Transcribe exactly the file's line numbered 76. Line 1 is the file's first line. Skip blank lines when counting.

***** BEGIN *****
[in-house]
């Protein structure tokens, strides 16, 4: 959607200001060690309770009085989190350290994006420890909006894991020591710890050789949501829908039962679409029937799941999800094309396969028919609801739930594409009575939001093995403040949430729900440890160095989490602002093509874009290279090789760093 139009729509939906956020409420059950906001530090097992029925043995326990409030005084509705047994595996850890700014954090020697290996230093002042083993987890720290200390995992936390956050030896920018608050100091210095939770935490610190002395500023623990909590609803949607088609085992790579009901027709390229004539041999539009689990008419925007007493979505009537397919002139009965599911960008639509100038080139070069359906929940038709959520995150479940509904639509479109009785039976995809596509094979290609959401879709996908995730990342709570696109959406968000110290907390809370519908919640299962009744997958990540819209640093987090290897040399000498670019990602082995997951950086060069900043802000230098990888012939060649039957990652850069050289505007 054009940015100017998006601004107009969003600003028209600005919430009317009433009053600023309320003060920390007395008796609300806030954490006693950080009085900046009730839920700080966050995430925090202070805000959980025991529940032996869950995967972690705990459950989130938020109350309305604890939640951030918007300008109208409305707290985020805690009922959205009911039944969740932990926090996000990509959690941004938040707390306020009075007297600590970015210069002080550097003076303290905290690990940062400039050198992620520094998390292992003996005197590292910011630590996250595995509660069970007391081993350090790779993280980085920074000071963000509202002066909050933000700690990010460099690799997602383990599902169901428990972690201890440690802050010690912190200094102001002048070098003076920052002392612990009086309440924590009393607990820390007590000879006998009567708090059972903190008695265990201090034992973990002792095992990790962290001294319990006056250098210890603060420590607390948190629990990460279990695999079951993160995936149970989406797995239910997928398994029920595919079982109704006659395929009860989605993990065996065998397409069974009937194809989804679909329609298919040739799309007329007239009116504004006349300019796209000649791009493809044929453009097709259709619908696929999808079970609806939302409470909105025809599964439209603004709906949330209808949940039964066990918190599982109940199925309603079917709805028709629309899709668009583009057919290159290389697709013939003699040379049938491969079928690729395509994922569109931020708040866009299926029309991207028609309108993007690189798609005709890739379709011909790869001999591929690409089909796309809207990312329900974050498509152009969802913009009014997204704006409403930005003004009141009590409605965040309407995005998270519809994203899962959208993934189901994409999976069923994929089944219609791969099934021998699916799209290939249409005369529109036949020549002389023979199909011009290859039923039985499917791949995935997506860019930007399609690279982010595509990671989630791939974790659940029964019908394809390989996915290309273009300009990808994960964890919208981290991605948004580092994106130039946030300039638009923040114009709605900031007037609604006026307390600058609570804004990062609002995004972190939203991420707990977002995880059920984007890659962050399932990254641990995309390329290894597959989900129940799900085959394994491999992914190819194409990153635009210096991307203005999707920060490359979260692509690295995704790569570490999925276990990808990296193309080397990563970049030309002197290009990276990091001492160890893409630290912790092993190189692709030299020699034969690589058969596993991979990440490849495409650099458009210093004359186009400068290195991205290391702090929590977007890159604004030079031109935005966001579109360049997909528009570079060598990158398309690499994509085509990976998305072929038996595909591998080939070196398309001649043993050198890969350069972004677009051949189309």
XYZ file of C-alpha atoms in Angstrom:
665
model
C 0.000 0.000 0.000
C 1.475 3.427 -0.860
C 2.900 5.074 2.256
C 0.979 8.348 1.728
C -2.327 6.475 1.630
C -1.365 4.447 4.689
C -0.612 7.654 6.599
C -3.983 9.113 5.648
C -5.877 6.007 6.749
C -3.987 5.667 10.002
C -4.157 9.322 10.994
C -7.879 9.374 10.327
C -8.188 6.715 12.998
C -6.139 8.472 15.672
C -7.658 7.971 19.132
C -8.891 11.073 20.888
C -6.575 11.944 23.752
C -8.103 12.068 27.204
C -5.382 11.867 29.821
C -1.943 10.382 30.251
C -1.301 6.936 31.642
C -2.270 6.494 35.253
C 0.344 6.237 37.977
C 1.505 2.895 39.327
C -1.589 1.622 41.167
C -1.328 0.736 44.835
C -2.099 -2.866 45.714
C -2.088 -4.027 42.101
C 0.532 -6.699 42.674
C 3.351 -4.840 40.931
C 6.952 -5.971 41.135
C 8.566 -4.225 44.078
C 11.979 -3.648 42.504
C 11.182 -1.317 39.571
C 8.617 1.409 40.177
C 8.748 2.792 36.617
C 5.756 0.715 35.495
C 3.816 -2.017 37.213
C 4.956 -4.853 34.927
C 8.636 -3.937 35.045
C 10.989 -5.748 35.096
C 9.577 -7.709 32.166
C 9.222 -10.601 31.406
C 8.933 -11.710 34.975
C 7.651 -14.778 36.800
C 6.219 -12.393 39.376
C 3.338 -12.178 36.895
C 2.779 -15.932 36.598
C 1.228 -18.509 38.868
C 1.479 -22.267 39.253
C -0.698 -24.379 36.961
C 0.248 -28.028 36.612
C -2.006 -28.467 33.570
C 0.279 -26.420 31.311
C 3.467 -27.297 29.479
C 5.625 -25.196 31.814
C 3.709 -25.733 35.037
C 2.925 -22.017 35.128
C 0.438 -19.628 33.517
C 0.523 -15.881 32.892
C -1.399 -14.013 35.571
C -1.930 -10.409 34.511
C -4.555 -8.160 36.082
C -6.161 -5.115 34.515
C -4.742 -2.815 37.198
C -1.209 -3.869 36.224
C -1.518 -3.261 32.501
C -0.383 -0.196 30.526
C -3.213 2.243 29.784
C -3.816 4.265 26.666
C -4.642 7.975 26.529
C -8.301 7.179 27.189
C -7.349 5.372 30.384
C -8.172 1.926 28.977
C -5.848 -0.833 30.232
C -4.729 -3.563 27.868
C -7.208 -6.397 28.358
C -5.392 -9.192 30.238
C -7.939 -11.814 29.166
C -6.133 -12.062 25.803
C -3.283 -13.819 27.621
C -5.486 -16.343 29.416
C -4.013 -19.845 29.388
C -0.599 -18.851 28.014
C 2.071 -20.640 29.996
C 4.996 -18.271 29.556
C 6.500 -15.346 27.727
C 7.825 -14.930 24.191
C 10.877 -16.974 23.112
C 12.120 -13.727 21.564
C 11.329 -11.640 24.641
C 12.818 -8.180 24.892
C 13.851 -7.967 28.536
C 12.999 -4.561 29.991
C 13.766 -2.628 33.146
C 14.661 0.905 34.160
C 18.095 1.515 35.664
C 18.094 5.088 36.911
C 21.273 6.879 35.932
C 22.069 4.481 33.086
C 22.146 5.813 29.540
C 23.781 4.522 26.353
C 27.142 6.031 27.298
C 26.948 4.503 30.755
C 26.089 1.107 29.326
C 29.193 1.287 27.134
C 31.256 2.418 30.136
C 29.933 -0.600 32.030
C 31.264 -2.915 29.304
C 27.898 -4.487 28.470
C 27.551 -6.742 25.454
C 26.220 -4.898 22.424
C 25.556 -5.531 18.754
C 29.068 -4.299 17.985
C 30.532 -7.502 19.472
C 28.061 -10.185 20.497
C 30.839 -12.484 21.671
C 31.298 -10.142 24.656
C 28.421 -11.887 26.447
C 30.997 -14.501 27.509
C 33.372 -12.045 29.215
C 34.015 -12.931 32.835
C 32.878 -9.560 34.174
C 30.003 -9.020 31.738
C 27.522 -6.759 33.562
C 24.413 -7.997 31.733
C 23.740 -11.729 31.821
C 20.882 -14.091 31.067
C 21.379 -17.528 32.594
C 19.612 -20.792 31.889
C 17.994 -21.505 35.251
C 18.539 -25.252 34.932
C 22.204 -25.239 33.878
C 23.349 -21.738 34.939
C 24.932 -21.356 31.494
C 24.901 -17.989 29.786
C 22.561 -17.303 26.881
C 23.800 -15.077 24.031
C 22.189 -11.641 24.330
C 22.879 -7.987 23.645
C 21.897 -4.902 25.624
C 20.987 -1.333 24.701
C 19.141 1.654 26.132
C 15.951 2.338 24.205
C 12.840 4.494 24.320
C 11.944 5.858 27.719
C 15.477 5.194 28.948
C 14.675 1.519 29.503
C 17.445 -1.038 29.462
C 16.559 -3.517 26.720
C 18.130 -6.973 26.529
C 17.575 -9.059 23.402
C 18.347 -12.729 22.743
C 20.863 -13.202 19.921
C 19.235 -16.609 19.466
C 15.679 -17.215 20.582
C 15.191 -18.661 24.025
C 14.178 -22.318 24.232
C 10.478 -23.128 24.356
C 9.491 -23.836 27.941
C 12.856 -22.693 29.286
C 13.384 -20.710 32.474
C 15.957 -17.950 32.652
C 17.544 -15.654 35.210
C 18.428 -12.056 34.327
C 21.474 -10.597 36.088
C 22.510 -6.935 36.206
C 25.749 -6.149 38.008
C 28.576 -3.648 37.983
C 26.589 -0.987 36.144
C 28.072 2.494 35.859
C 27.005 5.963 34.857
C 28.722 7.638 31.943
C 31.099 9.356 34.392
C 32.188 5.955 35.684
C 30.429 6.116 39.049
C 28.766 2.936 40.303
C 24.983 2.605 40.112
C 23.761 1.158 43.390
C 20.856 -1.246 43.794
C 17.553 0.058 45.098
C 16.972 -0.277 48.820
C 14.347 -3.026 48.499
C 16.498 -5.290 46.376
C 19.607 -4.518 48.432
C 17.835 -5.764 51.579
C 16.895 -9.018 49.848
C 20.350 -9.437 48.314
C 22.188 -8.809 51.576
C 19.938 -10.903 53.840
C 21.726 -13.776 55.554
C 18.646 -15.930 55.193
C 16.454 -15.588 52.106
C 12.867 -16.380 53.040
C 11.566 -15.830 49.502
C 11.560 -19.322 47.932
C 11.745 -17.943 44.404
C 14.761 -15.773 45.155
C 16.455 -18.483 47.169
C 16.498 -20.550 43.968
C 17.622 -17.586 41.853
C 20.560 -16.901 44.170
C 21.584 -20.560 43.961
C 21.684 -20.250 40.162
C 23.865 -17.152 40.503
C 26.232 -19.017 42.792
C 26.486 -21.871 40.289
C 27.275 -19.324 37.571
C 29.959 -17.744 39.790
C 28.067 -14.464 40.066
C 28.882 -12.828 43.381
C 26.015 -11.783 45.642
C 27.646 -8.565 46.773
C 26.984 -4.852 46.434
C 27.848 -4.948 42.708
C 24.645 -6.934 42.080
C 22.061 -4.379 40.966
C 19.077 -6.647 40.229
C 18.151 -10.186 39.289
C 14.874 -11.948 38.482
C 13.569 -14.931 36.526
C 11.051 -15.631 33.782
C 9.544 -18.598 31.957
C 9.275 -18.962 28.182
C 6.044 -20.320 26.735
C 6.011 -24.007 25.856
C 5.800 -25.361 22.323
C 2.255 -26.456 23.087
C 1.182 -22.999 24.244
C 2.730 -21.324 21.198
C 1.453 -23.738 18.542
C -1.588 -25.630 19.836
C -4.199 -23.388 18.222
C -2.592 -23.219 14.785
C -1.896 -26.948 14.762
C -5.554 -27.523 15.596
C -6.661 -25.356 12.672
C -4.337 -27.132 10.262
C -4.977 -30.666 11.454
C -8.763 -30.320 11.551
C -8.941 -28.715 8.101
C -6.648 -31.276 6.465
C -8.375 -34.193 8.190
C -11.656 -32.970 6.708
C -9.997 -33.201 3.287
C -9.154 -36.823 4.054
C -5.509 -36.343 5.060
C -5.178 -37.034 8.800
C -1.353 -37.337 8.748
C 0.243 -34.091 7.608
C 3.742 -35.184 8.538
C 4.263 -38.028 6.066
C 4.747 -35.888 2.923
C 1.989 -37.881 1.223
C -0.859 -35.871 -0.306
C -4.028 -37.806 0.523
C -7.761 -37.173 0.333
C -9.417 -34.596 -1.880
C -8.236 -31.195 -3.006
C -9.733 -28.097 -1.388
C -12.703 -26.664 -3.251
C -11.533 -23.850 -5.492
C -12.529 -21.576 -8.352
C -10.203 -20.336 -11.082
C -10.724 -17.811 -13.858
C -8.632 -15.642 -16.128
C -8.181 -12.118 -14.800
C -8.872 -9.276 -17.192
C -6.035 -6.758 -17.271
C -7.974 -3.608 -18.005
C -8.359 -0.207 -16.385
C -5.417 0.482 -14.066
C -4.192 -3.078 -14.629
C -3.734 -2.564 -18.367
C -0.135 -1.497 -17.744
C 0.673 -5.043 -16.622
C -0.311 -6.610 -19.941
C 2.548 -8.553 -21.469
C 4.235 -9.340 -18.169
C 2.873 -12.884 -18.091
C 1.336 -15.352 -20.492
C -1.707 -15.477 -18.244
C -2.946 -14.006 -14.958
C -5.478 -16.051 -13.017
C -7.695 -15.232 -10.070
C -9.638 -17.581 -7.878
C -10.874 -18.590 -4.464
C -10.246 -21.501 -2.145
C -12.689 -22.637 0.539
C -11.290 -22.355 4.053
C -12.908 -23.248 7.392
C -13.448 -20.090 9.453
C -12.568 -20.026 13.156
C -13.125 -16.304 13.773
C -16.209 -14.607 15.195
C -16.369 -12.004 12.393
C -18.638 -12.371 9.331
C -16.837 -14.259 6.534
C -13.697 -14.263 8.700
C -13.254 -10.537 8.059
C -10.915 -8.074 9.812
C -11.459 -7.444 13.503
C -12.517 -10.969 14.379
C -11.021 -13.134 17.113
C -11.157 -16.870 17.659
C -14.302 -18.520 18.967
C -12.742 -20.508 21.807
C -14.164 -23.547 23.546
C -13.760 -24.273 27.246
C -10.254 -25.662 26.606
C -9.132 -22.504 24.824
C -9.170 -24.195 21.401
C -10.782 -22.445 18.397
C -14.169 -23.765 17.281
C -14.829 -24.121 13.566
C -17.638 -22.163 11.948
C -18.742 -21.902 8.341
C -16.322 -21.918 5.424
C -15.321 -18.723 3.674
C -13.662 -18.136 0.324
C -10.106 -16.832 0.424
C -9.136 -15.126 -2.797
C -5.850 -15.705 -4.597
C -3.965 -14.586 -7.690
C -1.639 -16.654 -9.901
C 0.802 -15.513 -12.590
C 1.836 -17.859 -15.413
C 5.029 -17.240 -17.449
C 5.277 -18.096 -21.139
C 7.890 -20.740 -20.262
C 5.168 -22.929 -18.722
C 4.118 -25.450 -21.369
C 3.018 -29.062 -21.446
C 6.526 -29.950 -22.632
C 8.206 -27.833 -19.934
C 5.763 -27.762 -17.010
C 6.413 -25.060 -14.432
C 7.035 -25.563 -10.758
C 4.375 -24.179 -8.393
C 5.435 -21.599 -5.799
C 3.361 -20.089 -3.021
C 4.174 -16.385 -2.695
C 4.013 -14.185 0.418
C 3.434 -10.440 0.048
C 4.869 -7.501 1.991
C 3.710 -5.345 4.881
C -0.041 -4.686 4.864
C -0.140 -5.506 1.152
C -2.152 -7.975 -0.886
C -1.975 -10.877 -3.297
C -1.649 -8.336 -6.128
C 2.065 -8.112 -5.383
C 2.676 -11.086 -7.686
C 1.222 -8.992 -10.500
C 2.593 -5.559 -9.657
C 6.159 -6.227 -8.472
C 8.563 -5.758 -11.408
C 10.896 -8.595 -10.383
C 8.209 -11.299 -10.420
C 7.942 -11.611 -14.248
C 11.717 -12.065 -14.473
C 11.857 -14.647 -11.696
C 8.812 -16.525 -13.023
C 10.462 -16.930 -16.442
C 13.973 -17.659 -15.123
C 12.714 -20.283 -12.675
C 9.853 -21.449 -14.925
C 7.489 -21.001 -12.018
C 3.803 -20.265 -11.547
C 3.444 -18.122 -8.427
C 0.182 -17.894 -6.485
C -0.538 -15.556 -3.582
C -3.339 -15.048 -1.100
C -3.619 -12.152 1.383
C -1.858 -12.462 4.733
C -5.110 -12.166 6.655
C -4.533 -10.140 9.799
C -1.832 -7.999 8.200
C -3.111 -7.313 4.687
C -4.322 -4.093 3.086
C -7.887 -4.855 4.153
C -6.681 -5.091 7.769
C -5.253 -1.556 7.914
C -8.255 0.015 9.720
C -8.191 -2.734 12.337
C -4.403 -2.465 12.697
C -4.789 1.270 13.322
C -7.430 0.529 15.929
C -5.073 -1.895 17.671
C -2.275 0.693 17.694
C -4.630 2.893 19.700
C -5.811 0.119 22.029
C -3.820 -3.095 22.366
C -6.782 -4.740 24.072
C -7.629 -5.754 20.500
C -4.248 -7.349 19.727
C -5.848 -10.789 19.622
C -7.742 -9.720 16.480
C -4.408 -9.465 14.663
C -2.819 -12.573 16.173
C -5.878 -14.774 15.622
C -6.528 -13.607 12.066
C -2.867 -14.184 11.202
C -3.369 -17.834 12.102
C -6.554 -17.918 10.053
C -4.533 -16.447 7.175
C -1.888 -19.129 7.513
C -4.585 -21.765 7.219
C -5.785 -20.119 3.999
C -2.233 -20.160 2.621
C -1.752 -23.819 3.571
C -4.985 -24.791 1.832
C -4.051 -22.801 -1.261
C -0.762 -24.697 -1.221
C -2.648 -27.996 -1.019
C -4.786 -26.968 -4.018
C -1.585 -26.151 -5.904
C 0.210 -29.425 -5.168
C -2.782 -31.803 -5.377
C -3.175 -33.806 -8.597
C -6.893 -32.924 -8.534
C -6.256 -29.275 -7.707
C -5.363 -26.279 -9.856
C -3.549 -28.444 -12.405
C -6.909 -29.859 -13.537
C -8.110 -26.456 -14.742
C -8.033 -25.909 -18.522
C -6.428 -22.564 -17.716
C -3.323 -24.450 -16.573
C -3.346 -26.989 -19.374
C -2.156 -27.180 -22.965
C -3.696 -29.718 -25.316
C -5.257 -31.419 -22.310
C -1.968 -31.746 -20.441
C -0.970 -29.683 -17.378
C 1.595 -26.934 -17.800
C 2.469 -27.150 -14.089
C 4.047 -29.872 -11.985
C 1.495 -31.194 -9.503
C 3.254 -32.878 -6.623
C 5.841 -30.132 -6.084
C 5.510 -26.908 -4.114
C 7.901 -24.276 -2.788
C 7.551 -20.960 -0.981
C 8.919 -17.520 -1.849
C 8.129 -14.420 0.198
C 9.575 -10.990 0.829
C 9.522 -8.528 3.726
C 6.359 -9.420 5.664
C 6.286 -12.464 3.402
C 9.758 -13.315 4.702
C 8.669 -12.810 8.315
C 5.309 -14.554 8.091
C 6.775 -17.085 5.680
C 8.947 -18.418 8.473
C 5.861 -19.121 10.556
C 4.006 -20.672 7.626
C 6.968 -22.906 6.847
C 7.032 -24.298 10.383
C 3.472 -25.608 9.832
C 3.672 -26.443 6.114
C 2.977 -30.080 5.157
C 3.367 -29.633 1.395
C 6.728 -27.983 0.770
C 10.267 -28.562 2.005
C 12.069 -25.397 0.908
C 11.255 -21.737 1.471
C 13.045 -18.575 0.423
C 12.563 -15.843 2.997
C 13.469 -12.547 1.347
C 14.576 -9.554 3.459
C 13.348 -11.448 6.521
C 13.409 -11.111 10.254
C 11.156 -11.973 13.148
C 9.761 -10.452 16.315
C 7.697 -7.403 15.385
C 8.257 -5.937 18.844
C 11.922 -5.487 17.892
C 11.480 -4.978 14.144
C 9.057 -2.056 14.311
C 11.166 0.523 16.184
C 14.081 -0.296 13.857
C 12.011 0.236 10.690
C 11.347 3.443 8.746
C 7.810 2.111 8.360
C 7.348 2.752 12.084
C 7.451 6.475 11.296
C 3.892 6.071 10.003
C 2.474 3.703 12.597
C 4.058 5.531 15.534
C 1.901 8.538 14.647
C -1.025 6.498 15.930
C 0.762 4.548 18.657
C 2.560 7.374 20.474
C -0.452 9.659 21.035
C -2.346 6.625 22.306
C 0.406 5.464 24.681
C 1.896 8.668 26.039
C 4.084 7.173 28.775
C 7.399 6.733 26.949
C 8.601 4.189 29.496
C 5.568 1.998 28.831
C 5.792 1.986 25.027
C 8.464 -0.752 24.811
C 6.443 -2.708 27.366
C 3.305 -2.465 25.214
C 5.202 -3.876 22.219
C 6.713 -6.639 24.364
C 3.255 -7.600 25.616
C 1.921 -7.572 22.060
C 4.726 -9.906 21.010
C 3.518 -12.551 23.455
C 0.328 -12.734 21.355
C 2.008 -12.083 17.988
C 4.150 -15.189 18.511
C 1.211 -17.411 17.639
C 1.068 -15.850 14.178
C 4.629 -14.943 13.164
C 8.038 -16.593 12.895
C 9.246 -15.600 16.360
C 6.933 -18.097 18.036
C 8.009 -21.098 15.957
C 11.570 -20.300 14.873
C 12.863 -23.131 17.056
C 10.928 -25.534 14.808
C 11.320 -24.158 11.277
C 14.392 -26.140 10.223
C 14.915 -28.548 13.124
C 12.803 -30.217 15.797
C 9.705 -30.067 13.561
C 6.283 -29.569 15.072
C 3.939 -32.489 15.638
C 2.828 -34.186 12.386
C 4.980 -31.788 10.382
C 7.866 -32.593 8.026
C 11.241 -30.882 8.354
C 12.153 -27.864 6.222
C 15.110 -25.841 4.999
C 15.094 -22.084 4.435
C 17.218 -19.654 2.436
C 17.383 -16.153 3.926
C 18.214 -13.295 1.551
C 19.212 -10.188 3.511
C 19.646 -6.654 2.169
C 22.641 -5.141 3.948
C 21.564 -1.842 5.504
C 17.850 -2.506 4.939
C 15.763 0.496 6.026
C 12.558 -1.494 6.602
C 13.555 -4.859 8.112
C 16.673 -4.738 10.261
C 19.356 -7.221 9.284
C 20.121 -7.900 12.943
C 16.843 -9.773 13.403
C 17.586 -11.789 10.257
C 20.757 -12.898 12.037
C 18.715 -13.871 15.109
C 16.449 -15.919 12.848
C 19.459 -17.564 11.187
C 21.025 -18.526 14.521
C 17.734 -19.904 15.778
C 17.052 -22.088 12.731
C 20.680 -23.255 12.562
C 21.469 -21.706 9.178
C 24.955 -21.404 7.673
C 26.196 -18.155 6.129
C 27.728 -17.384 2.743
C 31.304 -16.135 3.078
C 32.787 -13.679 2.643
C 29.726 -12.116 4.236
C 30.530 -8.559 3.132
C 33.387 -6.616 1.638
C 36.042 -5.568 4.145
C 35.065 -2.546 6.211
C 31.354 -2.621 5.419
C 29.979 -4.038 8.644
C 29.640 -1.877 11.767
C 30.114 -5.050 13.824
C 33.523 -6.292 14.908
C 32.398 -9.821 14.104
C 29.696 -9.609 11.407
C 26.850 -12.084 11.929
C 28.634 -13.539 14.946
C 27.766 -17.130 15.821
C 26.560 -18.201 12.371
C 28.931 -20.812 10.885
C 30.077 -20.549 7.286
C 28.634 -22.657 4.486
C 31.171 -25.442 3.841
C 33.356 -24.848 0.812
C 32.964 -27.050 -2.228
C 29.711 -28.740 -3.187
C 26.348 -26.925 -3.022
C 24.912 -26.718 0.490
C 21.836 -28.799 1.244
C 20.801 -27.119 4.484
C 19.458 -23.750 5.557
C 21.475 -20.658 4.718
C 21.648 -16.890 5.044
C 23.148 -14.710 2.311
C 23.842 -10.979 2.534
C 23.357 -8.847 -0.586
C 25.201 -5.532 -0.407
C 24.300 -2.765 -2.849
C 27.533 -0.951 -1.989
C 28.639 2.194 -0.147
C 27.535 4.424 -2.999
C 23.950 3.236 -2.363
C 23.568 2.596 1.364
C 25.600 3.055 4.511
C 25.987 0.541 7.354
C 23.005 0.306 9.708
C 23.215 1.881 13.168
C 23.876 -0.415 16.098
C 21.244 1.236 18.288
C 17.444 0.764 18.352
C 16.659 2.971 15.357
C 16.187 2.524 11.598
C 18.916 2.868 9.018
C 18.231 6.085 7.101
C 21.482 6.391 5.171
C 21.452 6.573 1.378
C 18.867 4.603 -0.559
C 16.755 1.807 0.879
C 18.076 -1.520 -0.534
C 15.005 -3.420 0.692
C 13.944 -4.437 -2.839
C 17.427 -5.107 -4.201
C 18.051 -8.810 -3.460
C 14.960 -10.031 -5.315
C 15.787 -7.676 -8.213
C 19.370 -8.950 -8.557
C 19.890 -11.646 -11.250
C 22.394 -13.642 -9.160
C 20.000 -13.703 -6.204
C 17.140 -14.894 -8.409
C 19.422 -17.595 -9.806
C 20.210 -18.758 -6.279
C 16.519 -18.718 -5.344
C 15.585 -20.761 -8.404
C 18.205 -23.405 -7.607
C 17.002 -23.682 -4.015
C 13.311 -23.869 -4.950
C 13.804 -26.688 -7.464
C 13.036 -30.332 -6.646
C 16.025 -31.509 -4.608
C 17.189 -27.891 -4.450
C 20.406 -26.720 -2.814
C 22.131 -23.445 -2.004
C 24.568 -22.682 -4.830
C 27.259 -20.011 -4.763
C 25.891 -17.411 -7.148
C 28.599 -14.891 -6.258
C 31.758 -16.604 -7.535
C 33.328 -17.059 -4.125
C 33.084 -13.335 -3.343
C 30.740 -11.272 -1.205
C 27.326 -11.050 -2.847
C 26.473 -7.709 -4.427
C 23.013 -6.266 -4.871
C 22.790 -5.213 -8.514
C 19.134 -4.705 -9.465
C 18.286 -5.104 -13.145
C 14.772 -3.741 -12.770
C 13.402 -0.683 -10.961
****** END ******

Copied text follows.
C -4.642 7.975 26.529